This cluster of behaviors, substances and taboos fascinates me because, absent folklore, there’s nothing to tie them together. Yes, dawn is a natural dividing line between fear of the dark and safety; yes, a threshold represents that same division between home and the wilds; yes, a heart would be important to a creature sustained by blood. But all three, and the strength of those mythic ties? There’s more here. Obviously.
So let’s have at it.

Another potential vampiric line might hold no fear of the sun nor of water, such as ocean-based vampires. Instead, they are ruled by the tides and by salt. They suffer Dracul-like sunlight exposure on dry land at low tide (unless they are immersed in water), and Dracul-like running water exposure when exposed to at least 1 pound of salt crystals; additionally, they are unaffected by holy water, but are affected equivalently by salt. Thresholds hold no fear for them, but rigging lines do, and if captured in a fishing net in their place of rest, they cannot transform. Their form associations are not with mist/bats/rats/wolves but pooled dark water (with climb speed!)/water serpent/shark. Some hungry deity of the deep such as Dagon or Hydra is their patron, and their alignment is chaotic evil.

We might replace their charming gaze with a charming call, since these vampires are shaping up to a sort of siren. But the as-written gaze works fine too. Optional.

The Indian vetala gives us another vampire: it is its mist form and is capable of inhabiting any corpse; destroying its shell forces the mist to depart, reform, and then seek a new corpse-shell. Wikipedia gives us no further details, so I shall now free-associate. I want to differentiate these misty beings from our Dracul, so I shall say that they are bound not by sunlight, but by scent. They lose their sunlight hypersensitivity. Instead, they gain a scent hypersensitivity; while they are exposed to any domestic smell (incense, fresh bread, garlic, herbs, cookfires, hay, petrichor; not to include an adventurer’s burning oil, torch, trash fire or offal), they are affected as though a Dracul by sunlight. Additionally, they are unaffected by holy water, but are affected by scented oils or perfumes. They retain their susceptability to running water and to thresholds. They lose their charm gaze, replacing it with a fear gaze; while frightened, the target is paralyzed. I like the idea of their “mist form” being truly an “ash form”, as they’re cremains; with that principle, their animal association might be with beetles.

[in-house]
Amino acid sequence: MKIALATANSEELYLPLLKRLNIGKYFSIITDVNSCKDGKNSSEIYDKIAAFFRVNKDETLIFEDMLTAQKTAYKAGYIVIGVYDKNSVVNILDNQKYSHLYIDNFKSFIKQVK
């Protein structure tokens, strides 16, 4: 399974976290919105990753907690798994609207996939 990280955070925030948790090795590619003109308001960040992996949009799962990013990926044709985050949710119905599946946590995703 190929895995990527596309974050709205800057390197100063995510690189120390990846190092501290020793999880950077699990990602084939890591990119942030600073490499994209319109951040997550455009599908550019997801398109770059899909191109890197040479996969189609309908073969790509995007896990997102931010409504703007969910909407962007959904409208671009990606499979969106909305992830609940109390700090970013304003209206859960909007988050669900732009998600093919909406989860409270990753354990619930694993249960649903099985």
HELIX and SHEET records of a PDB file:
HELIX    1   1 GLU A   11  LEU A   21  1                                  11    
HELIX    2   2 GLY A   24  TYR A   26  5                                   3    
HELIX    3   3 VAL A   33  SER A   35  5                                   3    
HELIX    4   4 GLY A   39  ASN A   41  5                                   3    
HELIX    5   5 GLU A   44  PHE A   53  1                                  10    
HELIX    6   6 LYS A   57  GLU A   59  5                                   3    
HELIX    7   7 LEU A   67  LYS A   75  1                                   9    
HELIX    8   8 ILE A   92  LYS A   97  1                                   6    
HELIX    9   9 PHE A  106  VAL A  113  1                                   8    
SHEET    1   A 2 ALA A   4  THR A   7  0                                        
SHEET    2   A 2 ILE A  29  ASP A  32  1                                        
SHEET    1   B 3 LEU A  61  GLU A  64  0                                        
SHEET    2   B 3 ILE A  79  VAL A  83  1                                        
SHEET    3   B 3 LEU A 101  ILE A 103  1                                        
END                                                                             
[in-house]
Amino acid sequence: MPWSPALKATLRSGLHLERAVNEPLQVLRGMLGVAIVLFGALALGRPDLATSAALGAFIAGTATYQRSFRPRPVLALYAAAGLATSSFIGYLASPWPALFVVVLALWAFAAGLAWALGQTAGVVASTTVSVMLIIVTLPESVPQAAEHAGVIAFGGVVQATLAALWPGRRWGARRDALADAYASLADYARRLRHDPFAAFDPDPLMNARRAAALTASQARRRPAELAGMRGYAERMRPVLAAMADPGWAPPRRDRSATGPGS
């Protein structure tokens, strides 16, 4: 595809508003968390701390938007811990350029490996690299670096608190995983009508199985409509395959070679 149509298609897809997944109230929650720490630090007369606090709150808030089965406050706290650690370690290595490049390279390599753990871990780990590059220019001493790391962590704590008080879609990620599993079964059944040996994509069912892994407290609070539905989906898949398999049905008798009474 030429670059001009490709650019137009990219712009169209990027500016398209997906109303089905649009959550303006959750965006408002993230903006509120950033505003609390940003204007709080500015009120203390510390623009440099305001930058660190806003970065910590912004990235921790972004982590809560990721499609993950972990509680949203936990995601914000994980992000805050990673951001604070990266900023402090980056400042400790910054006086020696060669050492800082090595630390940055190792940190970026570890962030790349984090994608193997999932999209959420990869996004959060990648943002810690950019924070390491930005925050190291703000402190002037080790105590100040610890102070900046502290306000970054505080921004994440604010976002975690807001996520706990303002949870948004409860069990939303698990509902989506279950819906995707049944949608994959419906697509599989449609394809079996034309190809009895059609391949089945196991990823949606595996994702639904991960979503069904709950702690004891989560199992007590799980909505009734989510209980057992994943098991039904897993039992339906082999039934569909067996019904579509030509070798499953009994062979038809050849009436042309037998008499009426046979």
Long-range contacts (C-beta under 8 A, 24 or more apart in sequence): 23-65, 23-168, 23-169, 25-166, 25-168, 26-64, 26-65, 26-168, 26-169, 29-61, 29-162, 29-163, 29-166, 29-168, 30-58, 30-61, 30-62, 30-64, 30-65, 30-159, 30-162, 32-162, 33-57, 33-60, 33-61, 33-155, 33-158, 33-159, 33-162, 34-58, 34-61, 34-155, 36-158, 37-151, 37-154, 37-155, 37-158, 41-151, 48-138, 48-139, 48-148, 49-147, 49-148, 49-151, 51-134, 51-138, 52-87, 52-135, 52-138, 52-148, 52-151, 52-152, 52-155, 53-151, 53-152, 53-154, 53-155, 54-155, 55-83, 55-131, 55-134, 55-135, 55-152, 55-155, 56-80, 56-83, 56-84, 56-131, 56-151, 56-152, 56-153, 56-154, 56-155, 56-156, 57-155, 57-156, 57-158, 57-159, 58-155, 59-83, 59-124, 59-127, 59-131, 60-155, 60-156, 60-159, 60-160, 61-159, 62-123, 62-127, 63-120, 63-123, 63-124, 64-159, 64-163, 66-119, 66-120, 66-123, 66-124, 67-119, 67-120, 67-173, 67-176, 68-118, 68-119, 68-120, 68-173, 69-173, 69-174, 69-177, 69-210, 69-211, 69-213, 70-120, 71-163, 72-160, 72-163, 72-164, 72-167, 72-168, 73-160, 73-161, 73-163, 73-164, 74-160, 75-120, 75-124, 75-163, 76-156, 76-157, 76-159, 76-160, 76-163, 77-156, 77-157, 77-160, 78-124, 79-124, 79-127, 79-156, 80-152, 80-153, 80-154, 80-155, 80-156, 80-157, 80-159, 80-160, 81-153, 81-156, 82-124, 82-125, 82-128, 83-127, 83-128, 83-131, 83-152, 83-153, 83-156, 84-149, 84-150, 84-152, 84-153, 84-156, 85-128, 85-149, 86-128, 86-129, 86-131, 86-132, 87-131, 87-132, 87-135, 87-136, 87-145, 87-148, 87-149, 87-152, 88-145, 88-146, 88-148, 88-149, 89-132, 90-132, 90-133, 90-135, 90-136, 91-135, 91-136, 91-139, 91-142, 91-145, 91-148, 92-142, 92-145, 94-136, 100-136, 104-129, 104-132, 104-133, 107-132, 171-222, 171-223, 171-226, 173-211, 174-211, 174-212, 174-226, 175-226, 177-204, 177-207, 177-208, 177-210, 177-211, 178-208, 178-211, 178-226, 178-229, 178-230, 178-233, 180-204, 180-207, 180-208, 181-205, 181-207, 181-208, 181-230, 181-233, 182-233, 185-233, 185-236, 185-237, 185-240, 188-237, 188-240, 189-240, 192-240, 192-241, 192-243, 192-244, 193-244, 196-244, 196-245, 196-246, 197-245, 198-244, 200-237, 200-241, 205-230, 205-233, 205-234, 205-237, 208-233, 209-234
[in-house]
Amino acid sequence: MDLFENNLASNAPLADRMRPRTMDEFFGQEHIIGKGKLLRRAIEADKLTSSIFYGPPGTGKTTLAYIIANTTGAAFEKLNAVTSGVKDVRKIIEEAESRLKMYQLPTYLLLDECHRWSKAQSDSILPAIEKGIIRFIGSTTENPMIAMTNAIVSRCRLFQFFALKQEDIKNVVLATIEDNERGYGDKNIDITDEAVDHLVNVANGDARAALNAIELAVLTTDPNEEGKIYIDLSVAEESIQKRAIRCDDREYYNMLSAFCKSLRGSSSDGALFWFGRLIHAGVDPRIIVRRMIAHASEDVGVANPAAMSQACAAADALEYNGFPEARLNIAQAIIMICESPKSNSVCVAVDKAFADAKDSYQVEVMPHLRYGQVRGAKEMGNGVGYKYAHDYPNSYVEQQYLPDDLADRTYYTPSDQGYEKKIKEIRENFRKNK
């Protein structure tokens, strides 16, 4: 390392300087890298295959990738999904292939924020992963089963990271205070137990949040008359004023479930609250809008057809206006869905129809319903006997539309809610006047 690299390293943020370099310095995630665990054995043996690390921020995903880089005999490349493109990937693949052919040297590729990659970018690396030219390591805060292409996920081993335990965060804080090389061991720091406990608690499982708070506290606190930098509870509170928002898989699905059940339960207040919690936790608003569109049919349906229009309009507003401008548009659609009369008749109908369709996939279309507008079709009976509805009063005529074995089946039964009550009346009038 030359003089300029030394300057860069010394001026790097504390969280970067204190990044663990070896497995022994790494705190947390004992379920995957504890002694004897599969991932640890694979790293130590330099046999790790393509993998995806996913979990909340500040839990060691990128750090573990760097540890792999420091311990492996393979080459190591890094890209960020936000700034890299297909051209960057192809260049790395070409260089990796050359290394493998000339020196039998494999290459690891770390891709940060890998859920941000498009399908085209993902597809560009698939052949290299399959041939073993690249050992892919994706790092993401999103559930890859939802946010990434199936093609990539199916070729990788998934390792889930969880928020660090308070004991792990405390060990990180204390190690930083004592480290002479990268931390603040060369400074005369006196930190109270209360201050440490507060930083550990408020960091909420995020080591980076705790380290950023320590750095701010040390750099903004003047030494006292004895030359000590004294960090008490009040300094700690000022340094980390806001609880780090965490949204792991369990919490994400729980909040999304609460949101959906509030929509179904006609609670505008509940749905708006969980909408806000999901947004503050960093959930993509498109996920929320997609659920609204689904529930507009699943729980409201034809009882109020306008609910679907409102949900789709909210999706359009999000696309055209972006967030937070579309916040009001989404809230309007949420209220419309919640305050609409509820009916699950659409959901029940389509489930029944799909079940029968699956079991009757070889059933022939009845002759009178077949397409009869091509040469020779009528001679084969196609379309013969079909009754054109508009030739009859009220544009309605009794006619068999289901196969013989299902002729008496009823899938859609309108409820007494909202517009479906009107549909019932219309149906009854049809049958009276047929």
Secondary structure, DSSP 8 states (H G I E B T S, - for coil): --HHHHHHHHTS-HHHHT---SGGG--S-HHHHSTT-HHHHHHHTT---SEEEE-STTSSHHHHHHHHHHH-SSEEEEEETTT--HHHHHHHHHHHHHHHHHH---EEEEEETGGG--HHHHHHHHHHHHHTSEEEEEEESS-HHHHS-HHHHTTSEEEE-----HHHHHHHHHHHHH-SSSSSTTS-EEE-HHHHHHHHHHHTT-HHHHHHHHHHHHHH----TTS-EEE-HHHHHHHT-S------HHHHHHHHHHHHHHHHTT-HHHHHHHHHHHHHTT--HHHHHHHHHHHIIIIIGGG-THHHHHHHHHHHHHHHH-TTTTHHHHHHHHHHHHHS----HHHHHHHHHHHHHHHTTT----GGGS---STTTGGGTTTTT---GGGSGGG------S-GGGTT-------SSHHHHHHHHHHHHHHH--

The oneiric vampire is a different sort of beast, but we can think of it like a vampire. It’s a sort of haunting or psychic projection of an otherwise inanimate corpse which must remain interred in its resting place or else the vampire is destroyed. Their “mist form” is instead an invisible, incorporeal form which, if their projected form is forced into, must reach and rejoin their corpse to rest and rejuvenate; their “animal forms” are humanoid physical alterations similar to those of a doppelganger. They do not fear sunlight, running water, nor thresholds. They do not have a charm gaze; instead, they have a sleep gaze. They do not deal nor resist necrotic damage; instead, psychic damage. Their appearance in a mirror matches their corpse, not their current form; the presence of “holy sounds” at the proper times (calls to prayer such as churchbells or muezzin, or the actual prayers at the proper times) is treated as thunder-dealing immersion in running water, and the presence of “holy symbols” a sort of muted sunlight: it deals no damage, but shuts down regeneration, altnerate abilities, and the vampiric drain itself. Direct contact with the symbol deals radiant damage. The vampire is unaffected by holy water, but may be targeted by prayer with similar effect; a recital forces a wisdom save with a DC of 8 + the wisdom of the reader, dealing thunder damage as holy water if failed, and granting immunity to that reader for 24 hours if succeeded.